After five months of financial setbacks and cable-tool drilling problems, the locals called the well “Drake’s Folly.” To improve his reputation, Connecticut investors addressed their letters to “Colonel” Edwin Drake.
Late in the afternoon on August 27, 1859, Drake’s driller, blacksmith “Uncle Billy” Smith, noticed oil floating at the top of the pipe. The bit had reached what would become known as the First Venango Sand. To begin pumping the oil, Drake borrowed a local kitchen water pump.
August 27, 1959 – Stamp celebrates Oil Centennial
“No official act could give me greater pleasure than to dedicate this stamp commemorating the 100th anniversary of the petroleum industry,” declared U.S. Postmaster General Arthur Summerfield, who addressed a crowd gathered for the “Oil Centennial Day” in Titusville, Pennsylvania. “The American people have great reason to be indebted to this industry,” he added. “It has supplied most of the power that has made the American standard of living possible.”
The U.S. Postal Service Stamp Advisory Committee in 2009 rejected requests for a stamp recognizing the 150th anniversary of the U.S. petroleum industry. The committee earlier had granted 10 commemorative stamps for Kermit the Frog and each of his nine fellow Muppets. Learn more in the Centennial Oil Stamp Issue.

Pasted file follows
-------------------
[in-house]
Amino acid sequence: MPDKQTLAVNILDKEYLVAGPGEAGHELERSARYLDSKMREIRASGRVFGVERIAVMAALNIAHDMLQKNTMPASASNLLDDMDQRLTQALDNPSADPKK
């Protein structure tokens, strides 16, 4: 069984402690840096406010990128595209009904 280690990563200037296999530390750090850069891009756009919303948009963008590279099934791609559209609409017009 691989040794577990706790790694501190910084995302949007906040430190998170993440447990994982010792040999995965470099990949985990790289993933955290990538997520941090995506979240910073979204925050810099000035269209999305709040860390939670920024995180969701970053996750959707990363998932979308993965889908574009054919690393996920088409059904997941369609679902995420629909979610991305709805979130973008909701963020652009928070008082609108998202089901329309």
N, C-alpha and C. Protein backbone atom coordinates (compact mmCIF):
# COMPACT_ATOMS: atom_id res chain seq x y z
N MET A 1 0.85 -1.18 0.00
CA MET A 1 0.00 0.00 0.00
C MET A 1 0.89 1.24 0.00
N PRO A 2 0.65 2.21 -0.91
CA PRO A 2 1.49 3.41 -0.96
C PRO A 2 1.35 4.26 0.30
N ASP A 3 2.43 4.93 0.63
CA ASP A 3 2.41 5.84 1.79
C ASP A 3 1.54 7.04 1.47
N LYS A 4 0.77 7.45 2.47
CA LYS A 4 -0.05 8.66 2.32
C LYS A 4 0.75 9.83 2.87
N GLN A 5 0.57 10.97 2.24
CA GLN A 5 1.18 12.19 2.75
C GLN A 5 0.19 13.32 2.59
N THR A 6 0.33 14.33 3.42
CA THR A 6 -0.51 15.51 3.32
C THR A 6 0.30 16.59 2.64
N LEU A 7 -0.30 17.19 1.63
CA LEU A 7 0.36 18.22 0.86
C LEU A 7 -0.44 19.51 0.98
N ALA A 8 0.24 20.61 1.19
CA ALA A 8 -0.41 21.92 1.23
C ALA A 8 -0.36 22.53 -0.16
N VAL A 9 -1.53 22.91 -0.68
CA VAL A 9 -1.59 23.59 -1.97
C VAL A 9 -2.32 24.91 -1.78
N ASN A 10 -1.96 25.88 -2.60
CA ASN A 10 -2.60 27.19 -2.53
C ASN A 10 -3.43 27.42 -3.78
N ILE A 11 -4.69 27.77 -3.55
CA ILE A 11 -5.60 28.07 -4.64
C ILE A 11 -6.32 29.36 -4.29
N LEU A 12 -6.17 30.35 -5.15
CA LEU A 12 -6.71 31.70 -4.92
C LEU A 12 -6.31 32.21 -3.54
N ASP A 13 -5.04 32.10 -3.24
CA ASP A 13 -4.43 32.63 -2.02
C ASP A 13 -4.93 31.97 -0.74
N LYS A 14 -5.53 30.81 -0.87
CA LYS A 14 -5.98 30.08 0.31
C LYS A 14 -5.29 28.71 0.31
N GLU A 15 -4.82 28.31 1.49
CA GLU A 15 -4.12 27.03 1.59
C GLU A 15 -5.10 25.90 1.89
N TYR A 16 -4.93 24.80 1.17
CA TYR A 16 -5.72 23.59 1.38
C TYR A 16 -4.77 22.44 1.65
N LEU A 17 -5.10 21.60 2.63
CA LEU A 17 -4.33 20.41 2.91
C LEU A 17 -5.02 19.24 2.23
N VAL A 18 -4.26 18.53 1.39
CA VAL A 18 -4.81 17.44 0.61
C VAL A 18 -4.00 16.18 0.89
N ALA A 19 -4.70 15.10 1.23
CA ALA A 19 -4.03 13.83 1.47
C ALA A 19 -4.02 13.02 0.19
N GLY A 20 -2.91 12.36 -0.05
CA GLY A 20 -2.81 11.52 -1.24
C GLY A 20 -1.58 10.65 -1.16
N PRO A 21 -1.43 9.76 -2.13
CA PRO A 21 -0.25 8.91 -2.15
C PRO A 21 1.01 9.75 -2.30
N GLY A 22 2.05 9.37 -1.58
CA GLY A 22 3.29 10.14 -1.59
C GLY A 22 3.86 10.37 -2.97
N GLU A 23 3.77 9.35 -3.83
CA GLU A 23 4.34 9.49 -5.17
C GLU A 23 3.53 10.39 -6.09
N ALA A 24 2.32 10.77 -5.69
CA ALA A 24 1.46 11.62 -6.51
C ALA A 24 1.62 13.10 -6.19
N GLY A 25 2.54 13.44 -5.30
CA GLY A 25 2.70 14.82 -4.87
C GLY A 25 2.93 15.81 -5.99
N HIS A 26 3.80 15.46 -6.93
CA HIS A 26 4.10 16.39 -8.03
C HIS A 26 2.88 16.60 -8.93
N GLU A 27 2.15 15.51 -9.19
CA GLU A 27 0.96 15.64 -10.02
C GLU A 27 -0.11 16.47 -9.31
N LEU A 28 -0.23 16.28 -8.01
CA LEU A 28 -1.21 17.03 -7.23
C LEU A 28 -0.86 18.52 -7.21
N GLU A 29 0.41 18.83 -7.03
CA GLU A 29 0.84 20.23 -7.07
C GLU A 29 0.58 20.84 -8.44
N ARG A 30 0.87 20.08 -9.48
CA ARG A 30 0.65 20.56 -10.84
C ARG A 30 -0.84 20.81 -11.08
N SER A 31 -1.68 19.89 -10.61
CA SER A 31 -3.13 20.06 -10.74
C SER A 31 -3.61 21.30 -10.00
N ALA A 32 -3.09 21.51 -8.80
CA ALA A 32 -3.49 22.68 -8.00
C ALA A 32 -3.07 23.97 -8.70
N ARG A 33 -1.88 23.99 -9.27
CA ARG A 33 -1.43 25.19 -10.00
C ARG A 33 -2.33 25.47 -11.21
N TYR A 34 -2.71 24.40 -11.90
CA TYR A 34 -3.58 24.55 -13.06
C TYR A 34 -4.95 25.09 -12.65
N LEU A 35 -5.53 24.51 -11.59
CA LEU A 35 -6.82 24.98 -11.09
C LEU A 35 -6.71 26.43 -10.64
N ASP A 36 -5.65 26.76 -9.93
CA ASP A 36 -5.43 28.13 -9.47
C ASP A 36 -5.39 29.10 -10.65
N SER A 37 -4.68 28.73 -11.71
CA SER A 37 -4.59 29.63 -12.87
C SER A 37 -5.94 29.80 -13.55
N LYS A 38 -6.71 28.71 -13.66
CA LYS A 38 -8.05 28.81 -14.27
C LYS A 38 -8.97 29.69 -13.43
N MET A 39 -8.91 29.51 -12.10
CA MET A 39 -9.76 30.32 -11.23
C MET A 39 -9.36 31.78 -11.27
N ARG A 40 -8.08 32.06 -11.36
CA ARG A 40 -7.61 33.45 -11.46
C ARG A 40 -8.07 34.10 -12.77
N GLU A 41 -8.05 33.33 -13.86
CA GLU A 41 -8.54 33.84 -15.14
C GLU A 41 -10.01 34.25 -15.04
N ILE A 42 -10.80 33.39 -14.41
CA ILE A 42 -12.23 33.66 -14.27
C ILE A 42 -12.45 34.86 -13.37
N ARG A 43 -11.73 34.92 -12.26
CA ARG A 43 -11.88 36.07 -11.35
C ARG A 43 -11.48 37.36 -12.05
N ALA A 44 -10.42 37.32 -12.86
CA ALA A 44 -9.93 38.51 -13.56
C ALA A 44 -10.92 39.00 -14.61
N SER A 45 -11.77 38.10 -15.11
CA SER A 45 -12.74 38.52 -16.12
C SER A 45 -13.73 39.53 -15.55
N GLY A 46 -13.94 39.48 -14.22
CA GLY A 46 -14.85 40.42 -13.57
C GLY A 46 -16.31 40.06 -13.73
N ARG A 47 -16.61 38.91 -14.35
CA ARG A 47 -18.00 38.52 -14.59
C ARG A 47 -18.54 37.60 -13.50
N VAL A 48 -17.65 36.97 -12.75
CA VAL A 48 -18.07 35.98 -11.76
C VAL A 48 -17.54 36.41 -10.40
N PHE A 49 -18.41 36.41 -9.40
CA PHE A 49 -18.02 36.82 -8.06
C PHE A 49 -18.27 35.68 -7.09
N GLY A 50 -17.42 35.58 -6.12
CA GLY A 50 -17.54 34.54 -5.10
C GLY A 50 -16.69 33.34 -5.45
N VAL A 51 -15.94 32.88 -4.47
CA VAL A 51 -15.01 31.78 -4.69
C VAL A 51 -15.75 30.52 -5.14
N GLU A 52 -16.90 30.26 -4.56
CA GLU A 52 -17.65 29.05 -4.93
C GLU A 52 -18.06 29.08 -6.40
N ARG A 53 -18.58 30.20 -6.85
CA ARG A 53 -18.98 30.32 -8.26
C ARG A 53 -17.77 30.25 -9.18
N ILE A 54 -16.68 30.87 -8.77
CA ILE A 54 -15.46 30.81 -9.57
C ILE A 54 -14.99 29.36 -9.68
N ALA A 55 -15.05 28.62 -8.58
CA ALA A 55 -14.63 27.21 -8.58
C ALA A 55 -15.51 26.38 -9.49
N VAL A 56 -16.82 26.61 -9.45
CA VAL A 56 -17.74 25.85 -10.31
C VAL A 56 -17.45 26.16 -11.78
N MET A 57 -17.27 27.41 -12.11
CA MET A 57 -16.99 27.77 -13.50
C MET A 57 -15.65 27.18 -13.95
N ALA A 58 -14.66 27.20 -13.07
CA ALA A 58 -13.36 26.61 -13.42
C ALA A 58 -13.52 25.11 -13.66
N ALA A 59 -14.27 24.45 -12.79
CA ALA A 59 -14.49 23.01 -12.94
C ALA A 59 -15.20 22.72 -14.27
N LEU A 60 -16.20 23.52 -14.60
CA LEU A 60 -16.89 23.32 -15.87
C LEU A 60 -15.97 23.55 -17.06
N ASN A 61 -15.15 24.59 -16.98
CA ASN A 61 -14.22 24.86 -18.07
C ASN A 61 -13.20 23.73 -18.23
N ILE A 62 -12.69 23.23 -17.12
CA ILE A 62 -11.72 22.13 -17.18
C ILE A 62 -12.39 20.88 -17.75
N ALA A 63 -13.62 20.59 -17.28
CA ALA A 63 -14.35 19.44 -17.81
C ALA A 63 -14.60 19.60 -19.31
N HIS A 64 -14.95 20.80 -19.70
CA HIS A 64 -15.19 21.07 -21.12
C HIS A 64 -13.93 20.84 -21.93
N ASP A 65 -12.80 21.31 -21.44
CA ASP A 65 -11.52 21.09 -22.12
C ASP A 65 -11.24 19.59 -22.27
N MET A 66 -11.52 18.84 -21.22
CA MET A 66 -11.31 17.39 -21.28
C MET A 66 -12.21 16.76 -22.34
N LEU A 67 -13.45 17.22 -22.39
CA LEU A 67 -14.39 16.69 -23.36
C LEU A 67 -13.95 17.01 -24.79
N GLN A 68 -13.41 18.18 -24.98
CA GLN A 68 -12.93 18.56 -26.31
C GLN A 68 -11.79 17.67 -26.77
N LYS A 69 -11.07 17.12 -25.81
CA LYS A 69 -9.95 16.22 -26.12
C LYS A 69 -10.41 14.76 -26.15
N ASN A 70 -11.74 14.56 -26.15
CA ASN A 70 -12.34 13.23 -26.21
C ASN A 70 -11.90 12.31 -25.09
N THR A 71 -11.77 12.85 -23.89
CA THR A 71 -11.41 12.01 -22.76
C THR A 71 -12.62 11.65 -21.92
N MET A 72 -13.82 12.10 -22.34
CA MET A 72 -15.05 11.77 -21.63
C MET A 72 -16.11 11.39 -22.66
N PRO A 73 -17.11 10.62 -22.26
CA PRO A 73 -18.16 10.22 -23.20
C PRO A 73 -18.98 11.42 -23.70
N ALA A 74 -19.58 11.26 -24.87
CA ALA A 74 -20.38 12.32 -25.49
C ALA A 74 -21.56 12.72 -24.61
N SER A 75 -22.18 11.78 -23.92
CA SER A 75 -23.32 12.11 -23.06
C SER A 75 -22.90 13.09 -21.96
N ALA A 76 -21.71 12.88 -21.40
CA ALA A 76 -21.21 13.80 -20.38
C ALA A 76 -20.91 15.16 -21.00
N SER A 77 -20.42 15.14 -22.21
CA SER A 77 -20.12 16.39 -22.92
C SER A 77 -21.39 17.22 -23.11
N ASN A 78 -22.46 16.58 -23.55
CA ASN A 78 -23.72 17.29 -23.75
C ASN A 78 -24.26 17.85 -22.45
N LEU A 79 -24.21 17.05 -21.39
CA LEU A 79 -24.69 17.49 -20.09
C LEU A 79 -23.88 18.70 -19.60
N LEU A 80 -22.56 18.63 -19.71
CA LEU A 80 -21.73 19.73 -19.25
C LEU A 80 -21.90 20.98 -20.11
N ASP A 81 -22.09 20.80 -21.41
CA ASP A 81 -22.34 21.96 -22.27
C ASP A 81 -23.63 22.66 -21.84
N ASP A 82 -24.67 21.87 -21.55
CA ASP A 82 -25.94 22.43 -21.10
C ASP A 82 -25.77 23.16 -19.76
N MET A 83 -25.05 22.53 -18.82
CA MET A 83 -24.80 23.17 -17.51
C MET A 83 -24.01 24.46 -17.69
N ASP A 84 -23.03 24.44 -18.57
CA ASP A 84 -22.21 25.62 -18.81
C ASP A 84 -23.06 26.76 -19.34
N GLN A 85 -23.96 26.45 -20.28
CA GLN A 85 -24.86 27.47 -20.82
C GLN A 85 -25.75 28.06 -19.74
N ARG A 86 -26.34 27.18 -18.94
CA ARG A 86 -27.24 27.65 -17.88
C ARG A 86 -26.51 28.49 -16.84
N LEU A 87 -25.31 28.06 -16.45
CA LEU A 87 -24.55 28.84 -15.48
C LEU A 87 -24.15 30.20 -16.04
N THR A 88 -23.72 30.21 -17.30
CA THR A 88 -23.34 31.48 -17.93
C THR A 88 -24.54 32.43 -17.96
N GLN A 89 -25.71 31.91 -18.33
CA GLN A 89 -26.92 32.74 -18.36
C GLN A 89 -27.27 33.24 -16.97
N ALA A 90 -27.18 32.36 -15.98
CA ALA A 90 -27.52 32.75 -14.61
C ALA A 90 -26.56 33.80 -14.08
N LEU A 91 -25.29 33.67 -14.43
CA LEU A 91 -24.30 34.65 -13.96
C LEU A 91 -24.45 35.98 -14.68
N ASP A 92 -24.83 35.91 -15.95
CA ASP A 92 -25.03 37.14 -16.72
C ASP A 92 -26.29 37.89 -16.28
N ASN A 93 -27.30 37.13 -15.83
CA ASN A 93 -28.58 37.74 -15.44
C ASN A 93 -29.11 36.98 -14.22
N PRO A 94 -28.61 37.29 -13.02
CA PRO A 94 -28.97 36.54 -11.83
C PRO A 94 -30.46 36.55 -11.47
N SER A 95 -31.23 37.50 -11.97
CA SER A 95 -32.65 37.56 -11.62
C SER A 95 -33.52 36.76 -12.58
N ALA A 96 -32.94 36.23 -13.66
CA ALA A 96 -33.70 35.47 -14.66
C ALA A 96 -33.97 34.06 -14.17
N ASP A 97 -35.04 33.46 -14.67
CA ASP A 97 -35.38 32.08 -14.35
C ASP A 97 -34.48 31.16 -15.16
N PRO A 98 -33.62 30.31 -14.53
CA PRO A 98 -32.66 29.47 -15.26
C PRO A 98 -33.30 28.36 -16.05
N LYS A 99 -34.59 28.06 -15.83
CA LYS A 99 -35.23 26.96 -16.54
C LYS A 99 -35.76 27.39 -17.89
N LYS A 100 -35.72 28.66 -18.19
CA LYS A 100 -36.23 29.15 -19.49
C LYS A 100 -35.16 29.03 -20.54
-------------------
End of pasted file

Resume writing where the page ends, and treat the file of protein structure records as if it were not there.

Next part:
Recommended Reading: Giant Under the Hill: A History of the Spindletop Oil Discovery at Beaumont, Texas, in 1901 (2008); Santa Rita: The University of Texas Oil Discovery (1958); Myth, Legend, Reality: Edwin Laurentine Drake and the Early Oil Industry (2009); Black Gold: The Philatelic History of Petroleum (1995). Your Amazon purchase benefits the American Oil & Gas Historical Society. As an Amazon Associate, AOGHS earns a commission from qualifying purchases.
The American Oil & Gas Historical Society preserves U.S. petroleum history. Become an AOGHS supporting member and help maintain this energy education website and expand historical research. For more information, contact firstname.lastname@example.org. Copyright © 2021 Bruce A. Wells. All rights reserved.